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Re: nomenclatorial problems
Several people have responded to some of my "complaints" about
archosaurian taxonomic trends. I appreciate the factual information and
philosophical insights included in those responses. In fact, I don't
think I have a "quick fix" to what I see as the problems (realizing that
not everyone agrees).
Bob Myers said:
>It sounds to me like you are arguing for some non-"scientific names"
Actually, we already have "common" names for many of the better-known
dinosaurs, such as "duckbills," "bone-heads," etc. For my class, I've
made up some of my own, like "hypsies," and "fanged dinosaurs." But the
problem I've been talking about is more at the generic level.
>Who, exactly, are the "very many people" who don't care
>about the correct names, or don't want to bother to wade through
>it? The general public, or other dinosaur researchers?
The very many people are the 3,000+ who've had my course. It seems as if
other dinosaur researchers thrive on the nomenclatorial complexity. It's
not that the public (read that "my students") don't care about the
correct names, but I have not been able to convince them that these
convoluted histories are important. If I didn't have to mention
_Brontosaurus_ and _Coelophysis_ (or _Rioarribasaurus_), it would be of
less consequence. But because those names are entrenched in the
literature or in our culture, they do come up. Another problem is that
about half of my students have had no foreign language, hence no skills
for learning the meaning of "non-sensical" syllables, or translating; it
doesn't seem to help to explain the origin of the words--it's still Greek
to them! In that context, one name for each animal is enough (too much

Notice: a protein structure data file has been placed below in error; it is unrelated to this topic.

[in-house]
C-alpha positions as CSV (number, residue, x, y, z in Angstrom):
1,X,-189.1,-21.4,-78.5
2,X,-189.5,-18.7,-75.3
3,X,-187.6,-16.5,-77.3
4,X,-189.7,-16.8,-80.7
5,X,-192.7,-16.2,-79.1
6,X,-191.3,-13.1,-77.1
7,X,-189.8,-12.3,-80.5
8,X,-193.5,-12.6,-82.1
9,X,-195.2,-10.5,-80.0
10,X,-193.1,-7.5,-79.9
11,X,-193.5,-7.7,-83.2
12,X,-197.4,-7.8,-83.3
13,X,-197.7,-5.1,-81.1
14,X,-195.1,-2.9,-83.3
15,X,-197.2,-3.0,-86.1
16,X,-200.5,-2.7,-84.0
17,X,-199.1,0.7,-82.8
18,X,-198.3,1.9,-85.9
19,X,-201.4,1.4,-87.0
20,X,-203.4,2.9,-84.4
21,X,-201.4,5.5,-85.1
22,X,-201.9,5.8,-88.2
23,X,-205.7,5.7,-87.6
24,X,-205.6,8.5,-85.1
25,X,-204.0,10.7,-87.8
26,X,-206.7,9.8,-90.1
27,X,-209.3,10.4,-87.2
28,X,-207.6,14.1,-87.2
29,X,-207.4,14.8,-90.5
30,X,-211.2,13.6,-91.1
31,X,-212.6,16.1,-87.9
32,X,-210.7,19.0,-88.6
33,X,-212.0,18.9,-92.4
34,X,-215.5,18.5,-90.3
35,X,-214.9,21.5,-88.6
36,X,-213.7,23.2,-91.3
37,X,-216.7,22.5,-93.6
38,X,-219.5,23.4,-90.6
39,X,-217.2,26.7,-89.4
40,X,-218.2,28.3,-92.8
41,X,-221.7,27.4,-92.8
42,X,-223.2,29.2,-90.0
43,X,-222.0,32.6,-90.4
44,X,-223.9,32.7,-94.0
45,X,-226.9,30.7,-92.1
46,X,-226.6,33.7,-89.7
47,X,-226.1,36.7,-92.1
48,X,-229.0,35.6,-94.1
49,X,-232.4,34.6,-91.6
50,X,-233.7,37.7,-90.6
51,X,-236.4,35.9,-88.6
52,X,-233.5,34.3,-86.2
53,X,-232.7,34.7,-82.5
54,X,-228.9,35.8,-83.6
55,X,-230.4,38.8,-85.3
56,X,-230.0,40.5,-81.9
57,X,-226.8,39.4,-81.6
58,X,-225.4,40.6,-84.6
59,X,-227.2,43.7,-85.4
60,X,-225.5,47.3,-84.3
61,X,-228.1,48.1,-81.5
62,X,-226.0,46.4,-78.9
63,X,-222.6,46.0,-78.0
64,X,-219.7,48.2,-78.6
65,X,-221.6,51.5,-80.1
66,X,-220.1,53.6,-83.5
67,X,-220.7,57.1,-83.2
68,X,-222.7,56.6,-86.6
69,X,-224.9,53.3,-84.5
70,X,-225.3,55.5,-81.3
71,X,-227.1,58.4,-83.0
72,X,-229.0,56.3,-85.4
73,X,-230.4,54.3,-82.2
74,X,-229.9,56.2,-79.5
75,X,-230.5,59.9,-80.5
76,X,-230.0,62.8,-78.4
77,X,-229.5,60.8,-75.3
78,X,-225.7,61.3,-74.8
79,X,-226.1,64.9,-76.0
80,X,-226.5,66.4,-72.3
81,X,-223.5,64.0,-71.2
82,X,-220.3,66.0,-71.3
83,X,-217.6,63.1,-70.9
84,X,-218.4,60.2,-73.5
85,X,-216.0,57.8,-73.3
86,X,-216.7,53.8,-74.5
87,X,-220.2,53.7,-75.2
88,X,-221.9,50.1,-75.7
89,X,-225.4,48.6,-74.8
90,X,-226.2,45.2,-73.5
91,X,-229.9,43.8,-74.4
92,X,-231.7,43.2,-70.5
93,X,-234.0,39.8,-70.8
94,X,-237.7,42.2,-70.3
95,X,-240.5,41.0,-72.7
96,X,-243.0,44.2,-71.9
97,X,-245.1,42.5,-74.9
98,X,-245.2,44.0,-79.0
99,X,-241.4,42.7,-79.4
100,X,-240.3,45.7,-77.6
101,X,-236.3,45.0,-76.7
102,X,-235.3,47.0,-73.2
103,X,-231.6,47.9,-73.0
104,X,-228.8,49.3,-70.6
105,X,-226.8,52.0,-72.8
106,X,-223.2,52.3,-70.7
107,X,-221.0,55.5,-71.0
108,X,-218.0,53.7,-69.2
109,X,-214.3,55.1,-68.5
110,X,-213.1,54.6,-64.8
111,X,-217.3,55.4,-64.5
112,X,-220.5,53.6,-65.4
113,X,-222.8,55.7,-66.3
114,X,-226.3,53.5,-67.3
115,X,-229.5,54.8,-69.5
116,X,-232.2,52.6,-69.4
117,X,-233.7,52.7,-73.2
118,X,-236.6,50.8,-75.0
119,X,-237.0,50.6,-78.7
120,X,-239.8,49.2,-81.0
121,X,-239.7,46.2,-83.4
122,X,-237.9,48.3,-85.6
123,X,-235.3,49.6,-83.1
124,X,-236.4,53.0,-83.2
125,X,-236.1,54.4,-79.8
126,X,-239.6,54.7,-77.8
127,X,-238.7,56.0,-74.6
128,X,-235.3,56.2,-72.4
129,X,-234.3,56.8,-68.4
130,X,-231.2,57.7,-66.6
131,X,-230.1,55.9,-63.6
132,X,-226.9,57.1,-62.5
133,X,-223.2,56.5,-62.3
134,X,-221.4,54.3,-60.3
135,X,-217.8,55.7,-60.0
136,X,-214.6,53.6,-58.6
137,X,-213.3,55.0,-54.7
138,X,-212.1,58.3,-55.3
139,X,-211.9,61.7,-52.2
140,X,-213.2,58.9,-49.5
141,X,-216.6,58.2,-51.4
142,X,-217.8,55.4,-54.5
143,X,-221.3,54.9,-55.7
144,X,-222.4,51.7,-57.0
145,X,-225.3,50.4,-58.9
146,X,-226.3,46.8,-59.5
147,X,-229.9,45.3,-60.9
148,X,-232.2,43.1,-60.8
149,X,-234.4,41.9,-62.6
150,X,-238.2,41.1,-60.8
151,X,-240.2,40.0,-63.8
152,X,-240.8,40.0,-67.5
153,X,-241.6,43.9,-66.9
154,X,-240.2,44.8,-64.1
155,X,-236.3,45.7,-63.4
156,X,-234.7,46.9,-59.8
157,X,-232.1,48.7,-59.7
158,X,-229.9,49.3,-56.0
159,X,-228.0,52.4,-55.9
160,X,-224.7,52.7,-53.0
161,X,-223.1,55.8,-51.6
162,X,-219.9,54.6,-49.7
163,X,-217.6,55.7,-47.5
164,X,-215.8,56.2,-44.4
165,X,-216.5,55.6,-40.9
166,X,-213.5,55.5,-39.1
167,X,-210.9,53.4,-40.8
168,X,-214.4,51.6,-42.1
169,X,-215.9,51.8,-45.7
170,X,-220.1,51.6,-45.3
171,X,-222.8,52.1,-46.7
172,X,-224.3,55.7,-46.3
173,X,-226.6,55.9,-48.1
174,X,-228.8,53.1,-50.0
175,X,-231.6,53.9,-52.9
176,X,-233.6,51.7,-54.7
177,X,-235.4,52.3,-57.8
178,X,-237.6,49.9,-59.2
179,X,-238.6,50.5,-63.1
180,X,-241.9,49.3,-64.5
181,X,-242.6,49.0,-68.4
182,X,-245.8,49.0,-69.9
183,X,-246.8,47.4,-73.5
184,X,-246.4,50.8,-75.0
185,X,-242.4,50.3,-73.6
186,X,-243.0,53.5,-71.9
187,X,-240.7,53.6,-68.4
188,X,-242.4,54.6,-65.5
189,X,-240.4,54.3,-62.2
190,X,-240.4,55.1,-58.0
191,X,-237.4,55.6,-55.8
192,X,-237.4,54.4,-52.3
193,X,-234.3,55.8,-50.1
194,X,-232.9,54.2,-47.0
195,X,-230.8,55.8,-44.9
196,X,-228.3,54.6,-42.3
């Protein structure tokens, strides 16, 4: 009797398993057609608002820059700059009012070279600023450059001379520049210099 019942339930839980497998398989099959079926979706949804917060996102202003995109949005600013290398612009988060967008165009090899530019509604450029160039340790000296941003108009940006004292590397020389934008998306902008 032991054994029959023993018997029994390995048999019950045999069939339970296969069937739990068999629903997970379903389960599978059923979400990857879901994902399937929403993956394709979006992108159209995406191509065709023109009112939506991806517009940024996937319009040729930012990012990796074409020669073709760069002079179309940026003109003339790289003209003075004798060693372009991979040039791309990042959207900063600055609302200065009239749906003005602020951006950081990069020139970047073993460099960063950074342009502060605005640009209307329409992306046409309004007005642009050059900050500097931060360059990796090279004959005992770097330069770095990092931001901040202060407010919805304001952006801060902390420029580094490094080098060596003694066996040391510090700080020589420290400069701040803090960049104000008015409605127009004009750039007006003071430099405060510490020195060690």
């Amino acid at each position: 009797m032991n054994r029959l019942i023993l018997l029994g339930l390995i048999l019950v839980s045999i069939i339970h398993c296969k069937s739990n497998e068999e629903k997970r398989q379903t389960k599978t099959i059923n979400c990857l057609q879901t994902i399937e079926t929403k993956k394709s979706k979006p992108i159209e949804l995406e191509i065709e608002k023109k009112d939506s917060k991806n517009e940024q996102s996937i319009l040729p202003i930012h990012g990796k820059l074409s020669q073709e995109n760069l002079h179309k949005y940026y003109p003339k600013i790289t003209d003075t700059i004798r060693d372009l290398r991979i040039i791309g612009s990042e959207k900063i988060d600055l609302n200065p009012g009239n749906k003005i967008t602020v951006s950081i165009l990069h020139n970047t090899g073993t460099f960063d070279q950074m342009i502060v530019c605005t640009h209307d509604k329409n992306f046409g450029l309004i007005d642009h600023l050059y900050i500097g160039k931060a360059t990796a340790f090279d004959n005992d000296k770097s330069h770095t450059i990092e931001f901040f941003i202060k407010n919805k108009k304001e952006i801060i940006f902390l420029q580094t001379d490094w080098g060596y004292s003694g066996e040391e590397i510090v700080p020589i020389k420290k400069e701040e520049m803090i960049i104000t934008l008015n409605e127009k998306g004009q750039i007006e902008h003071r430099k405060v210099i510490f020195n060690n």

for many of them!), so when two or three are rattled off, like I said,
their eyes just start to glaze over, and we've (yes, I mean WE) lost
I accept the explanations of the history of the genera in question, as
summarized by Dinogeorge and Stan Friesen, and others. I realize that
maybe the Ghost Ranch material is not the same thing as the "real"
_Coelophysis_, but introduction of _Rioarribasaurus_ has indeed "renamed"
much of the material formerly called _Coelophysis_.
>Don't just throw up your hands and say that all this "renaming" proves
The point I was referring to here is that a really rather concise
explanation by Dinogeorge is so convoluted as to rival the federal tax
code in its complexity. It takes an expert to figure it out, and even
the experts have had trouble keeping things straight. How do you feel
about the federal tax code? Well, I think that's the impression we're
making with dinosaur taxonomy.
>tell us what would be a better way of sorting out all the different
>names, and be *specific* (so to speak :-)) about how the problems
>should be solved.
I wonder if there are standards for deciding where to draw the line
between genera among ceratosaurs (or coelophysids, more specifically--so
to speak ;-)), hadrosaurines, and lagosuchids, as "random" examples?
Does having a low nasal crest require that you be in a different genus;
or does being more heavily boned, etc.? I'm not surprised that the
animals from different fossil sites are different in some way (I would be
surprised if they were identical). But I wonder if there is really a
compelling case for establishing a new genus for just those fossils that
everyone is most familiar with, leaving the well-known generic name for
the obscure specimens. What are the standards for establishing new
genera, as opposed to just new species? What procedures should be
followed when type material and a name already exist, as opposed to
finding something altogether new?
So there's some specific recommendations. (Thought you had me, didn't
you!) If we don't have such standards for dinosaur taxonomy, then
perhaps we should establish them. Recent history demonstrates the need.
What purpose should the erection of a new genus satisfy? Is it the best
way to solve the need for more precision and better communication? If
such questions were paramount in everyone's mind when the taxonomic work
in question was carried out, maybe people could have foreseen that
designating a new genus for the Ghost Ranch coelophysid material would
have caused a counter-productive furor. That being the case, what
alternative course of action would have satisfied the need for scientific
precision and communication, while simultaneously respecting the
Perhaps we need a game plan. After all, 50 years from now things will be
even more complicated than they are now. Maybe we should start planning
Norman R. King tel: (812) 464-1794
Department of Geosciences fax: (812) 464-1960
University of Southern Indiana
8600 University Blvd.
Evansville, IN 47712 e-mail: email@example.com